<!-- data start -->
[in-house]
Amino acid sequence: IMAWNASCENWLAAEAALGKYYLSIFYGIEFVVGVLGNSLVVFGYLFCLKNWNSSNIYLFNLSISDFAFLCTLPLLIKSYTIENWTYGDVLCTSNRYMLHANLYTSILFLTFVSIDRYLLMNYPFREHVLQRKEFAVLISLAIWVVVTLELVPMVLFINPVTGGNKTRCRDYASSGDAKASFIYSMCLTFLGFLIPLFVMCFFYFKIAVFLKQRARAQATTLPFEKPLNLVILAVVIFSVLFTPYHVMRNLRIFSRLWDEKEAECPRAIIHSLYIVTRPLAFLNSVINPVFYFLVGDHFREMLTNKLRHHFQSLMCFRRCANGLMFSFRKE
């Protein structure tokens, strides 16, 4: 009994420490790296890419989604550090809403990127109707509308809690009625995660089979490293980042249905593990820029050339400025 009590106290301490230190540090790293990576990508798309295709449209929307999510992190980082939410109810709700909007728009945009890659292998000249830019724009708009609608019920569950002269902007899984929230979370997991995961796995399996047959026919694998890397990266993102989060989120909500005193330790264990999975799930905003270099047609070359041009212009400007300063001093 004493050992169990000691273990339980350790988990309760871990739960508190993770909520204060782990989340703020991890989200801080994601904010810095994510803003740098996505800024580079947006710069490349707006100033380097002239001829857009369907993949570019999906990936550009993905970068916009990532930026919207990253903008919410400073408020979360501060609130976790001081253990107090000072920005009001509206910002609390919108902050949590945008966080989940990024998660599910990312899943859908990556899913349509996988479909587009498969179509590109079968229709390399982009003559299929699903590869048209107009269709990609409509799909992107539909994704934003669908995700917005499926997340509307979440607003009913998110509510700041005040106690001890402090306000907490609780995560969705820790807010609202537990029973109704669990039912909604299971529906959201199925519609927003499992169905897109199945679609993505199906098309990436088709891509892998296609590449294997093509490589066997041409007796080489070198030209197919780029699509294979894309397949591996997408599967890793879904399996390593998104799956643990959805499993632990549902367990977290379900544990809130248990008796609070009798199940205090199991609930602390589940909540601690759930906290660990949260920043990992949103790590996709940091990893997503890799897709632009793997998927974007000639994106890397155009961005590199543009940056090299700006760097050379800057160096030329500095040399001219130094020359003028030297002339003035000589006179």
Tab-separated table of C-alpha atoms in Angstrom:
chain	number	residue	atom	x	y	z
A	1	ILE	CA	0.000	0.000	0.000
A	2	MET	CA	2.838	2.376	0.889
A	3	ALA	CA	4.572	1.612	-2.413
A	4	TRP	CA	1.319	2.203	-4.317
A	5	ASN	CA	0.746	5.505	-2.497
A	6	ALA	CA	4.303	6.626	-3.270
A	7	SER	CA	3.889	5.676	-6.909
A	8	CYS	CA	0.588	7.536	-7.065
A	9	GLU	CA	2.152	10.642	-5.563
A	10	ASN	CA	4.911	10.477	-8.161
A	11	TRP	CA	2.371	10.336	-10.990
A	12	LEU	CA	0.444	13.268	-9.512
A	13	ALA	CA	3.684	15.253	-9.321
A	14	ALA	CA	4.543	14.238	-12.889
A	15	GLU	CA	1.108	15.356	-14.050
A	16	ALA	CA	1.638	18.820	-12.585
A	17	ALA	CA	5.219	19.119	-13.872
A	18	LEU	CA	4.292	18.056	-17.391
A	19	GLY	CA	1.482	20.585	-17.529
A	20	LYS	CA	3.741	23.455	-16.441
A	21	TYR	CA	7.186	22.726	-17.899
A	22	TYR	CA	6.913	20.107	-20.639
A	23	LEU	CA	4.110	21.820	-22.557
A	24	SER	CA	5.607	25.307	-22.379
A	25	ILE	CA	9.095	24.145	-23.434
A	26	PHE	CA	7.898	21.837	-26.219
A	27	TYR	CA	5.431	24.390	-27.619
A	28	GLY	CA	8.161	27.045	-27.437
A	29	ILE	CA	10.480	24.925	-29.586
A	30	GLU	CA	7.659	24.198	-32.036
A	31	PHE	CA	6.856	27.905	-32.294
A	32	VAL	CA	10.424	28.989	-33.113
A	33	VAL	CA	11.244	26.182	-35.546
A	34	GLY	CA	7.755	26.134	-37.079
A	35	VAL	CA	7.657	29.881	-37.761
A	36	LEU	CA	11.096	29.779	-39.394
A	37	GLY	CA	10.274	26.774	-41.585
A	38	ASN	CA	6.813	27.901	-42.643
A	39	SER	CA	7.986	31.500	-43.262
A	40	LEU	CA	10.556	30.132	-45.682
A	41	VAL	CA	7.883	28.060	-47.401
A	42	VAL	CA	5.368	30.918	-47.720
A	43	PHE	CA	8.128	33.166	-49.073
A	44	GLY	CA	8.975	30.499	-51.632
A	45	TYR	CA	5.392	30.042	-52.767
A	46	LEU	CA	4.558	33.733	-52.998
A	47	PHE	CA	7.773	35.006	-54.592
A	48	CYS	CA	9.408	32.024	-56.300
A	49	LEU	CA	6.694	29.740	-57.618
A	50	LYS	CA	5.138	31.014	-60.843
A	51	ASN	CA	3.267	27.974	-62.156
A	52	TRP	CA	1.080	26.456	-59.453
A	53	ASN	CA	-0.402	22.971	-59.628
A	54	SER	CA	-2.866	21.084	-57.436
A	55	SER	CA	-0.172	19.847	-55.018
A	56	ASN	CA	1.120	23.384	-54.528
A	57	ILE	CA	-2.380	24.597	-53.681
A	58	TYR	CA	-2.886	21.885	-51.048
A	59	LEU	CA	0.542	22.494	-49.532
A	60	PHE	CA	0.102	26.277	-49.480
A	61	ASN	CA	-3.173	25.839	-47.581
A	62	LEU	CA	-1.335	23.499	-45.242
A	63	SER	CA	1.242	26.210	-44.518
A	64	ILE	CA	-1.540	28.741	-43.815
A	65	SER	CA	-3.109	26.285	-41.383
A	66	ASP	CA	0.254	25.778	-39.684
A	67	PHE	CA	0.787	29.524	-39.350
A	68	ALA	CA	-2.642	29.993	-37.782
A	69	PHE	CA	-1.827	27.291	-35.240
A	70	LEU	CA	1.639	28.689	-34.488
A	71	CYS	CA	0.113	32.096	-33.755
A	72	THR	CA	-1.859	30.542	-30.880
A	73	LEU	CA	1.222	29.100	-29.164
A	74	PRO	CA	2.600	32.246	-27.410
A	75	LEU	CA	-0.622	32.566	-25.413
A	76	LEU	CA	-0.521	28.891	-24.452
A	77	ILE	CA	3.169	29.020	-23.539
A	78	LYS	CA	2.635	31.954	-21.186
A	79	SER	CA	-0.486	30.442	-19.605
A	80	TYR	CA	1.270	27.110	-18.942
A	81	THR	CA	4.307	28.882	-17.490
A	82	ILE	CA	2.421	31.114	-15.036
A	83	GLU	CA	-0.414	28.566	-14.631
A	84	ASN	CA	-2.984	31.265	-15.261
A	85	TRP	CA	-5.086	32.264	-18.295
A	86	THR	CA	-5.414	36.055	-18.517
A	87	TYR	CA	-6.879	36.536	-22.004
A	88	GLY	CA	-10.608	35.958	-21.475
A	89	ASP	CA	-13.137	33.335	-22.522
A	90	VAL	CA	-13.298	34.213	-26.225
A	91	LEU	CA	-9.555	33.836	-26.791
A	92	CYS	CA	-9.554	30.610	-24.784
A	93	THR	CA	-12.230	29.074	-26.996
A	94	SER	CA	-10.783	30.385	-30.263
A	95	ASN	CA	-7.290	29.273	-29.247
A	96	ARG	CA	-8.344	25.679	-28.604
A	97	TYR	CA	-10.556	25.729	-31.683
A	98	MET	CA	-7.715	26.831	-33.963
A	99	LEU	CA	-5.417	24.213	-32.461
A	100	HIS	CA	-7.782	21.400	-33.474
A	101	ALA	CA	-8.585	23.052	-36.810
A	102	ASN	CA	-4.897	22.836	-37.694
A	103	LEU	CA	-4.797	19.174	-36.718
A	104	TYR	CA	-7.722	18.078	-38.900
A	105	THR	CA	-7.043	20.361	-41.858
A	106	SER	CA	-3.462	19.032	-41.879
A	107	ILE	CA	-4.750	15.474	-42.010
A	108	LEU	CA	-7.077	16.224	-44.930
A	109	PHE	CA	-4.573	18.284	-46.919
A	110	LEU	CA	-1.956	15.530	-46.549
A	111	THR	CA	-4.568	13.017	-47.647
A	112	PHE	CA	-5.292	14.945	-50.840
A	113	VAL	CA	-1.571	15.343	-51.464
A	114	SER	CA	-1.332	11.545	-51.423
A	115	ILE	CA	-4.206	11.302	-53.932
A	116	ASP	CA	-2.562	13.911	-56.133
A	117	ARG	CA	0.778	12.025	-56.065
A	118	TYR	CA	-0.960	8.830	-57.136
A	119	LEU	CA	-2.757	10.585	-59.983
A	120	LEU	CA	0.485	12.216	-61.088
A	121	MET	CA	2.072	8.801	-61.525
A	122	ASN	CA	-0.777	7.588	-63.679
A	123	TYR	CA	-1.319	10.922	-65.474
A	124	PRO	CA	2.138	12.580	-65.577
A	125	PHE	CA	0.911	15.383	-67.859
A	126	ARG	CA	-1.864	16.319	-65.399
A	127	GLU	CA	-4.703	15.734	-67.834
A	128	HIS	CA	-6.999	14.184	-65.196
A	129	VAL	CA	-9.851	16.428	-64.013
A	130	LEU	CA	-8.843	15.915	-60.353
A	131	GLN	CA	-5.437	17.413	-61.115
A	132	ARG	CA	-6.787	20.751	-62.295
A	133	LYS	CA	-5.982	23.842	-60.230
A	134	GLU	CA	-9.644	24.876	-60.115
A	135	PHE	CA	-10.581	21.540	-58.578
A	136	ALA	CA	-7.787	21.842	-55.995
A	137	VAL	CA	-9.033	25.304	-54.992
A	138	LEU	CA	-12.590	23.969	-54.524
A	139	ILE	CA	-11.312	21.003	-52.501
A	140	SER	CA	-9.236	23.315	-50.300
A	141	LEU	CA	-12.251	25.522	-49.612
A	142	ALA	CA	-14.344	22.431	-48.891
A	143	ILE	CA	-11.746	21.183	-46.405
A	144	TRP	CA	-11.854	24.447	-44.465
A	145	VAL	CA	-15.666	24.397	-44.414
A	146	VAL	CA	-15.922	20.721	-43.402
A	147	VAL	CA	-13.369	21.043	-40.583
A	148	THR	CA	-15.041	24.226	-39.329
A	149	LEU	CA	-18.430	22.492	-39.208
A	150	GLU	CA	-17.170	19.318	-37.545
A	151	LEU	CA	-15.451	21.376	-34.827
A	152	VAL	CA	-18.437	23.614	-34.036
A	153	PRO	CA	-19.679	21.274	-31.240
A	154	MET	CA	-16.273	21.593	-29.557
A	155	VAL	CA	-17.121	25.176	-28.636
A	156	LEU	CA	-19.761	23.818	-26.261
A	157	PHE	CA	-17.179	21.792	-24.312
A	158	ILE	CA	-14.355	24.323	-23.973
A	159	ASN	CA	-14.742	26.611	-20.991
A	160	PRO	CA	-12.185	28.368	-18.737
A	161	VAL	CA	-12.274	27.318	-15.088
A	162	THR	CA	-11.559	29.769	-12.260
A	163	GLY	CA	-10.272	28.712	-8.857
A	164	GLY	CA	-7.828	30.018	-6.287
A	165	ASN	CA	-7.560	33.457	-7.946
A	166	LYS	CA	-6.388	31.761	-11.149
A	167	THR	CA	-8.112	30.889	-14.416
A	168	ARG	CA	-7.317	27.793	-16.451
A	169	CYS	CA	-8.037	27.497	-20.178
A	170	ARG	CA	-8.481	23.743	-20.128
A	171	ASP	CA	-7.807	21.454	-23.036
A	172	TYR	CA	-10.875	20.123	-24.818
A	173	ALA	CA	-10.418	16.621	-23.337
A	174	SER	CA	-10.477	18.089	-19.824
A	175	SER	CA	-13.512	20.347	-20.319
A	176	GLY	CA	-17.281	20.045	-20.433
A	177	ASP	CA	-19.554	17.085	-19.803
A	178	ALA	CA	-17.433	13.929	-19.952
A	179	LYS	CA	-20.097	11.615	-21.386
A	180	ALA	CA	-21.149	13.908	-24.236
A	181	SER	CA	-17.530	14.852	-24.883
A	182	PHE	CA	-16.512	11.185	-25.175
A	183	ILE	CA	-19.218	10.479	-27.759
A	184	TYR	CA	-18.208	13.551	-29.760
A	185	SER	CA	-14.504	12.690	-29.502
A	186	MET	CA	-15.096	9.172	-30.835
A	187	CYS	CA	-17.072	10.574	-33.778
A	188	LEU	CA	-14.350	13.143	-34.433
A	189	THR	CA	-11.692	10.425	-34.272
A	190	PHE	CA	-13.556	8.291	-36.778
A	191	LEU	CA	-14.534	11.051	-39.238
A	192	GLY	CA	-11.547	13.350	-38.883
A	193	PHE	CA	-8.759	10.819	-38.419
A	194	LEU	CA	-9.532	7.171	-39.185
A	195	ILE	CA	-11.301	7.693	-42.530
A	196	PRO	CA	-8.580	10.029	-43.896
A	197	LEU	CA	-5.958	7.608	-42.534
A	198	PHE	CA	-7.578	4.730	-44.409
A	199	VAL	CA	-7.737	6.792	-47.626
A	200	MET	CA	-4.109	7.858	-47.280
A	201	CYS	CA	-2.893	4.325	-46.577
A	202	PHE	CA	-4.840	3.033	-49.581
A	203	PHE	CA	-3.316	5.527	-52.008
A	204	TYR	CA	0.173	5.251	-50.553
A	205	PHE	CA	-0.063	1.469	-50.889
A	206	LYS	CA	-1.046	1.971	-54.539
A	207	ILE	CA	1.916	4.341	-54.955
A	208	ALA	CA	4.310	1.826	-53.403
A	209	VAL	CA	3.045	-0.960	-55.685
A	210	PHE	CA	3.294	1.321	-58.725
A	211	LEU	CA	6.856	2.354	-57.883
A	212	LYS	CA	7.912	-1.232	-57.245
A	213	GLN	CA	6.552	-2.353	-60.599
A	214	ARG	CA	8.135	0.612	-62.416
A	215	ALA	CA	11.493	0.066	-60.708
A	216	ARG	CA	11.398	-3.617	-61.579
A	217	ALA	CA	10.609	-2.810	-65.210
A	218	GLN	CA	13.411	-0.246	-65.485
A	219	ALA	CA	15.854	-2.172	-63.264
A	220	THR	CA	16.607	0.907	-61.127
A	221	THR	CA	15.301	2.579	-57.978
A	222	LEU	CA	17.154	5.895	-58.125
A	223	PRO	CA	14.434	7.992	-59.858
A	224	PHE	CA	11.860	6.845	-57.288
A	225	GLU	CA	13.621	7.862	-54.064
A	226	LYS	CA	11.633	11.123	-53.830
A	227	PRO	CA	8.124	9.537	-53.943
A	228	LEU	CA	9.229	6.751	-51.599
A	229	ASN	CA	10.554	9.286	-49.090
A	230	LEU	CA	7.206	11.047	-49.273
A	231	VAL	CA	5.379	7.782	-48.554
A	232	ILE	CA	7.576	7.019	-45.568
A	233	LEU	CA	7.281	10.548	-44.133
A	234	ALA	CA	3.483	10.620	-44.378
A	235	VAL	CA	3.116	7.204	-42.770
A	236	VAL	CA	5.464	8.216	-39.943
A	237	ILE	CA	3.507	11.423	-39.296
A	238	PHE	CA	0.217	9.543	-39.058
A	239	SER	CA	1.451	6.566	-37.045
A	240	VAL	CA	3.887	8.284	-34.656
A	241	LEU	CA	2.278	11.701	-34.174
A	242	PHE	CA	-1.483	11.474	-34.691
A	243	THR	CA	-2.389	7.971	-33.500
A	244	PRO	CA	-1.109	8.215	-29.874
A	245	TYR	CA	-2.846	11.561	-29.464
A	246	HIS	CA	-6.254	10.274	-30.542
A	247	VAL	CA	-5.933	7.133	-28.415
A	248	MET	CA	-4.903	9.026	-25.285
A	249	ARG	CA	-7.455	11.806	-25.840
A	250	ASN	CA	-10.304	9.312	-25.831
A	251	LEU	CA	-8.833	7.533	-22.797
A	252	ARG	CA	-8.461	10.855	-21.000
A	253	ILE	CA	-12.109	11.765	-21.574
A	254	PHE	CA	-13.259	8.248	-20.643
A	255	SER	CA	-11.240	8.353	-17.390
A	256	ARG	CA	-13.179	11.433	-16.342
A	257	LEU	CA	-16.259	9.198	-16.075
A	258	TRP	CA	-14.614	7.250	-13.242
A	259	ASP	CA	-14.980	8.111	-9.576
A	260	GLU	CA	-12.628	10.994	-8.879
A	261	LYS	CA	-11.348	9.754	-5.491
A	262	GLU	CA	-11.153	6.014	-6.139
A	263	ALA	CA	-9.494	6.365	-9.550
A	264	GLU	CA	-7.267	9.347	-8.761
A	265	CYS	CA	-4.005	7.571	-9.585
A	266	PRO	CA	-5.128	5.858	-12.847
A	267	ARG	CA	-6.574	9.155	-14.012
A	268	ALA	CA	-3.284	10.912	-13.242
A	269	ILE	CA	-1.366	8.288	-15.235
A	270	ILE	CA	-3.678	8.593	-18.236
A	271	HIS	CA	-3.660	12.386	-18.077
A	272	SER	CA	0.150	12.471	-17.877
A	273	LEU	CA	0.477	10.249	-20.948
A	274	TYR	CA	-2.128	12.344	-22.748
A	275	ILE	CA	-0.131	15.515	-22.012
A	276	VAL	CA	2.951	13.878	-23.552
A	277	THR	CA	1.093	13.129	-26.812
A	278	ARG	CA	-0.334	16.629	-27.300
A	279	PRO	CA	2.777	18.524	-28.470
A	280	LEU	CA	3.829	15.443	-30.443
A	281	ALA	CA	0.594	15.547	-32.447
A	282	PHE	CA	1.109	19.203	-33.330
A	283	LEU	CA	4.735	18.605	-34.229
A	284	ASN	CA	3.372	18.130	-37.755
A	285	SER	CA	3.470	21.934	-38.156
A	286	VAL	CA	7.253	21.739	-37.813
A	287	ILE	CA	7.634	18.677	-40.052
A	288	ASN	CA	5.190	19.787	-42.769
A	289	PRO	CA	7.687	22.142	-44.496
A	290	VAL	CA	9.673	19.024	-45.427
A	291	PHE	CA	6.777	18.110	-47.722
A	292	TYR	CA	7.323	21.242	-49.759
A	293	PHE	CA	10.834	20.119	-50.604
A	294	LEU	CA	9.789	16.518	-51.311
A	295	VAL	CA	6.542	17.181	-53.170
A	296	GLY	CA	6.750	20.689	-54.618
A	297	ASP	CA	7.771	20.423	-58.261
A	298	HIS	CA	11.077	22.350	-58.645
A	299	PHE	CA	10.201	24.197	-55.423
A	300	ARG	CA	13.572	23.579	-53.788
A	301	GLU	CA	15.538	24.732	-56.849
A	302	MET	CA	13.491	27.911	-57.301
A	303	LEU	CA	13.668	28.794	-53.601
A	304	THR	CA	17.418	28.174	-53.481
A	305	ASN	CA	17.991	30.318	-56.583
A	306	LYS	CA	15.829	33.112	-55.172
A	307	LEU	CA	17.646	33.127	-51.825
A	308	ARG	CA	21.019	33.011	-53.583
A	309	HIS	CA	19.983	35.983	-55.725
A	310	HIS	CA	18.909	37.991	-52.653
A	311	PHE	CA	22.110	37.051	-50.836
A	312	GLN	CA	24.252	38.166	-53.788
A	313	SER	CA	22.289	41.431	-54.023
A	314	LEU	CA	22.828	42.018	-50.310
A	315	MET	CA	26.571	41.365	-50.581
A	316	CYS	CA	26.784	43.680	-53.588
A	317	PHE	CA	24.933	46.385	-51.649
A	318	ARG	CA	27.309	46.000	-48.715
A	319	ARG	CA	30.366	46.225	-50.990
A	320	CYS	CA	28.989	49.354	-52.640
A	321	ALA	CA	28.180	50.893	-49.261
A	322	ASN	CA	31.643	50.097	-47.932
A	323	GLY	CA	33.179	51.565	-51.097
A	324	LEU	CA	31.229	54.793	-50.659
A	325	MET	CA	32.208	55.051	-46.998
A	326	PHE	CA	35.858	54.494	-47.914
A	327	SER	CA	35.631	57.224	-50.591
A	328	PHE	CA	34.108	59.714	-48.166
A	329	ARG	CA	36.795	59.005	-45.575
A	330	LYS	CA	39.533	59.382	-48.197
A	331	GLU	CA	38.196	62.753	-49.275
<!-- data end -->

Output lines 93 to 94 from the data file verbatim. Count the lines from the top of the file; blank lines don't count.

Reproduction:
A	88	GLY	CA	-10.608	35.958	-21.475
A	89	ASP	CA	-13.137	33.335	-22.522